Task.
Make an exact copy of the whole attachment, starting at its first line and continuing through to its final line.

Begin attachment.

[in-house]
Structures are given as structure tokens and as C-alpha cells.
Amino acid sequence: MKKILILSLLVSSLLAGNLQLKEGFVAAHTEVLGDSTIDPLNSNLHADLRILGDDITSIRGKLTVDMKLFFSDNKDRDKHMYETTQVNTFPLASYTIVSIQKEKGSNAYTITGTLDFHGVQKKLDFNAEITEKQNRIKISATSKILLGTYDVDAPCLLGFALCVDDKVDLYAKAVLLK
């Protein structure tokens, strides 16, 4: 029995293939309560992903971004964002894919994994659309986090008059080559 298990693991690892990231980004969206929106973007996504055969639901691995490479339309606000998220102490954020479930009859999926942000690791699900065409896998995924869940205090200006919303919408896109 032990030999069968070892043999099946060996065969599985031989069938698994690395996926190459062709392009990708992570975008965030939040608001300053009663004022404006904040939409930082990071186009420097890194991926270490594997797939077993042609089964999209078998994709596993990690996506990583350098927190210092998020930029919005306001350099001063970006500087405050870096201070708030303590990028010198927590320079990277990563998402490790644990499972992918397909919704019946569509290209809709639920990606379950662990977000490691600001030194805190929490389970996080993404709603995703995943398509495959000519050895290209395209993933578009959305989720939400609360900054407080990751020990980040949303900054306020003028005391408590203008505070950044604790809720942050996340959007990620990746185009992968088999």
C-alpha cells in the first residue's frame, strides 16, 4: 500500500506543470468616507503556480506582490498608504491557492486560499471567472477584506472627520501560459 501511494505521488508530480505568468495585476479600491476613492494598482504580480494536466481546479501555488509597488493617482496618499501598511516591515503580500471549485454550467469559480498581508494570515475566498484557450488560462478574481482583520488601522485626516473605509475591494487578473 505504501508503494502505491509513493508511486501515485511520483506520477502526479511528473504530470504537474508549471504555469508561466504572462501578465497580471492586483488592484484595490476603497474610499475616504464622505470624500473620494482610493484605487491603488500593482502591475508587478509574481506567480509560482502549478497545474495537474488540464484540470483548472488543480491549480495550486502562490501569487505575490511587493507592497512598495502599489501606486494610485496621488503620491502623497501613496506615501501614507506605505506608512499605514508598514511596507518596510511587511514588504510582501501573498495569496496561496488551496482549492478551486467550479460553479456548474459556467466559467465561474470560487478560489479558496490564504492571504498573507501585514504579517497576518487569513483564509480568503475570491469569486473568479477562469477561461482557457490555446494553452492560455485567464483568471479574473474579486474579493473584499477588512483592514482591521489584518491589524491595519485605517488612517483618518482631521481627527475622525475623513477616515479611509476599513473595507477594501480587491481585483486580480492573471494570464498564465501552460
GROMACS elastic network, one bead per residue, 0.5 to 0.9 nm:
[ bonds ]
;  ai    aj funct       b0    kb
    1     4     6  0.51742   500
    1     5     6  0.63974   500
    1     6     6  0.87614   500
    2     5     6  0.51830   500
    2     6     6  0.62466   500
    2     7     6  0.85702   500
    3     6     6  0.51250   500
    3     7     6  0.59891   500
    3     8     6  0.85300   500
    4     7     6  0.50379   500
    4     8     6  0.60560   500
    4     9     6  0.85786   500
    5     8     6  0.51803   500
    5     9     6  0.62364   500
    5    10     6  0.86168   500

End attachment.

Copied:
[in-house]
Structures are given as structure tokens and as C-alpha cells.
Amino acid sequence: MKKILILSLLVSSLLAGNLQLKEGFVAAHTEVLGDSTIDPLNSNLHADLRILGDDITSIRGKLTVDMKLFFSDNKDRDKHMYETTQVNTFPLASYTIVSIQKEKGSNAYTITGTLDFHGVQKKLDFNAEITEKQNRIKISATSKILLGTYDVDAPCLLGFALCVDDKVDLYAKAVLLK
């Protein structure tokens, strides 16, 4: 029995293939309560992903971004964002894919994994659309986090008059080559 298990693991690892990231980004969206929106973007996504055969639901691995490479339309606000998220102490954020479930009859999926942000690791699900065409896998995924869940205090200006919303919408896109 032990030999069968070892043999099946060996065969599985031989069938698994690395996926190459062709392009990708992570975008965030939040608001300053009663004022404006904040939409930082990071186009420097890194991926270490594997797939077993042609089964999209078998994709596993990690996506990583350098927190210092998020930029919005306001350099001063970006500087405050870096201070708030303590990028010198927590320079990277990563998402490790644990499972992918397909919704019946569509290209809709639920990606379950662990977000490691600001030194805190929490389970996080993404709603995703995943398509495959000519050895290209395209993933578009959305989720939400609360900054407080990751020990980040949303900054306020003028005391408590203008505070950044604790809720942050996340959007990620990746185009992968088999």
C-alpha cells in the first residue's frame, strides 16, 4: 500500500506543470468616507503556480506582490498608504491557492486560499471567472477584506472627520501560459 501511494505521488508530480505568468495585476479600491476613492494598482504580480494536466481546479501555488509597488493617482496618499501598511516591515503580500471549485454550467469559480498581508494570515475566498484557450488560462478574481482583520488601522485626516473605509475591494487578473 505504501508503494502505491509513493508511486501515485511520483506520477502526479511528473504530470504537474508549471504555469508561466504572462501578465497580471492586483488592484484595490476603497474610499475616504464622505470624500473620494482610493484605487491603488500593482502591475508587478509574481506567480509560482502549478497545474495537474488540464484540470483548472488543480491549480495550486502562490501569487505575490511587493507592497512598495502599489501606486494610485496621488503620491502623497501613496506615501501614507506605505506608512499605514508598514511596507518596510511587511514588504510582501501573498495569496496561496488551496482549492478551486467550479460553479456548474459556467466559467465561474470560487478560489479558496490564504492571504498573507501585514504579517497576518487569513483564509480568503475570491469569486473568479477562469477561461482557457490555446494553452492560455485567464483568471479574473474579486474579493473584499477588512483592514482591521489584518491589524491595519485605517488612517483618518482631521481627527475622525475623513477616515479611509476599513473595507477594501480587491481585483486580480492573471494570464498564465501552460
GROMACS elastic network, one bead per residue, 0.5 to 0.9 nm:
[ bonds ]
;  ai    aj funct       b0    kb
    1     4     6  0.51742   500
    1     5     6  0.63974   500
    1     6     6  0.87614   500
    2     5     6  0.51830   500
    2     6     6  0.62466   500
    2     7     6  0.85702   500
    3     6     6  0.51250   500
    3     7     6  0.59891   500
    3     8     6  0.85300   500
    4     7     6  0.50379   500
    4     8     6  0.60560   500
    4     9     6  0.85786   500
    5     8     6  0.51803   500
    5     9     6  0.62364   500
    5    10     6  0.86168   500